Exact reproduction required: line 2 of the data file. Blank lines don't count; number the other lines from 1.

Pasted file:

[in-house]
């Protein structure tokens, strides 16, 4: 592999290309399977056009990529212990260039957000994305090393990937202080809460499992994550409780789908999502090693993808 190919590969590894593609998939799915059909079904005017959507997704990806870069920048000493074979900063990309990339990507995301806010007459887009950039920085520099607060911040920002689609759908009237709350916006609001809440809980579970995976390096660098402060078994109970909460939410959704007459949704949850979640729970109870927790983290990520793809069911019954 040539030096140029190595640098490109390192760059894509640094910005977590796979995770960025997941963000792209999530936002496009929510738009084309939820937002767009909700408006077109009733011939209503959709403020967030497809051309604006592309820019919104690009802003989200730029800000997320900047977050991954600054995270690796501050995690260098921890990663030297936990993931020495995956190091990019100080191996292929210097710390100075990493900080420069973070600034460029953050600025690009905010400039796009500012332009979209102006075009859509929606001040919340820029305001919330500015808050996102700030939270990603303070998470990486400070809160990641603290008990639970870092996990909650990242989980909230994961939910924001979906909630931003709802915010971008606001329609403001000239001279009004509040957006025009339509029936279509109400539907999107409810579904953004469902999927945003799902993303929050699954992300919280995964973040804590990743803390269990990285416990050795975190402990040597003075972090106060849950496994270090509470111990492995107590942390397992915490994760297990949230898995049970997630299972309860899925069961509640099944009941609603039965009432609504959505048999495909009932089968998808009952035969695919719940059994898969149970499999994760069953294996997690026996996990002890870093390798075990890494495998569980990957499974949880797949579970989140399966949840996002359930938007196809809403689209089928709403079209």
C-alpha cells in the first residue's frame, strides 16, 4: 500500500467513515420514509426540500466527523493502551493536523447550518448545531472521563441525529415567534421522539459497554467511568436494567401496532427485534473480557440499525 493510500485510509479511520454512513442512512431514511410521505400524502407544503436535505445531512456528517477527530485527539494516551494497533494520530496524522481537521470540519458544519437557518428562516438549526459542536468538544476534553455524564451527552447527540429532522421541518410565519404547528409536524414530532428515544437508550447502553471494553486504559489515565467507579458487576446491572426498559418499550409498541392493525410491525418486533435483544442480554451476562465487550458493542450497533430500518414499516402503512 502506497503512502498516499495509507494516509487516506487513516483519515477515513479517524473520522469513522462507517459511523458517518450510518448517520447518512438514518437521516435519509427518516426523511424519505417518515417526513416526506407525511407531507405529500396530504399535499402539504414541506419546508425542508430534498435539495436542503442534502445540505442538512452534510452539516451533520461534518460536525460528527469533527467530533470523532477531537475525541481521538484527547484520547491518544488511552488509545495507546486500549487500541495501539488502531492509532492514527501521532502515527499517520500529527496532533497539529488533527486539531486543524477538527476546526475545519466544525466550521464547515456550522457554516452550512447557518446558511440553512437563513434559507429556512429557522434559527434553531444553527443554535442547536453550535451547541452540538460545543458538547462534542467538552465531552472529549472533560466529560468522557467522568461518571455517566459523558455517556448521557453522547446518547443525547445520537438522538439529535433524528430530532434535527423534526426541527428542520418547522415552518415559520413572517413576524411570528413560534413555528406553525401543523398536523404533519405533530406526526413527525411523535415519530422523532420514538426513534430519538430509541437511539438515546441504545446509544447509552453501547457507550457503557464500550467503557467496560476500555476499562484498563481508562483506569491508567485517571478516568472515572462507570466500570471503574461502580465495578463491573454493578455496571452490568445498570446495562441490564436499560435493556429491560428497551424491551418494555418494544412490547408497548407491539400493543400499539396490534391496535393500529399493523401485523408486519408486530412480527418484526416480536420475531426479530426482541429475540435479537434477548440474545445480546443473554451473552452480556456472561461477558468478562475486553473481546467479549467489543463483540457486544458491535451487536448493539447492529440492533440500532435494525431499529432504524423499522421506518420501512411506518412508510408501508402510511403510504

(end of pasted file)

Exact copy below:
């Protein structure tokens, strides 16, 4: 592999290309399977056009990529212990260039957000994305090393990937202080809460499992994550409780789908999502090693993808 190919590969590894593609998939799915059909079904005017959507997704990806870069920048000493074979900063990309990339990507995301806010007459887009950039920085520099607060911040920002689609759908009237709350916006609001809440809980579970995976390096660098402060078994109970909460939410959704007459949704949850979640729970109870927790983290990520793809069911019954 040539030096140029190595640098490109390192760059894509640094910005977590796979995770960025997941963000792209999530936002496009929510738009084309939820937002767009909700408006077109009733011939209503959709403020967030497809051309604006592309820019919104690009802003989200730029800000997320900047977050991954600054995270690796501050995690260098921890990663030297936990993931020495995956190091990019100080191996292929210097710390100075990493900080420069973070600034460029953050600025690009905010400039796009500012332009979209102006075009859509929606001040919340820029305001919330500015808050996102700030939270990603303070998470990486400070809160990641603290008990639970870092996990909650990242989980909230994961939910924001979906909630931003709802915010971008606001329609403001000239001279009004509040957006025009339509029936279509109400539907999107409810579904953004469902999927945003799902993303929050699954992300919280995964973040804590990743803390269990990285416990050795975190402990040597003075972090106060849950496994270090509470111990492995107590942390397992915490994760297990949230898995049970997630299972309860899925069961509640099944009941609603039965009432609504959505048999495909009932089968998808009952035969695919719940059994898969149970499999994760069953294996997690026996996990002890870093390798075990890494495998569980990957499974949880797949579970989140399966949840996002359930938007196809809403689209089928709403079209």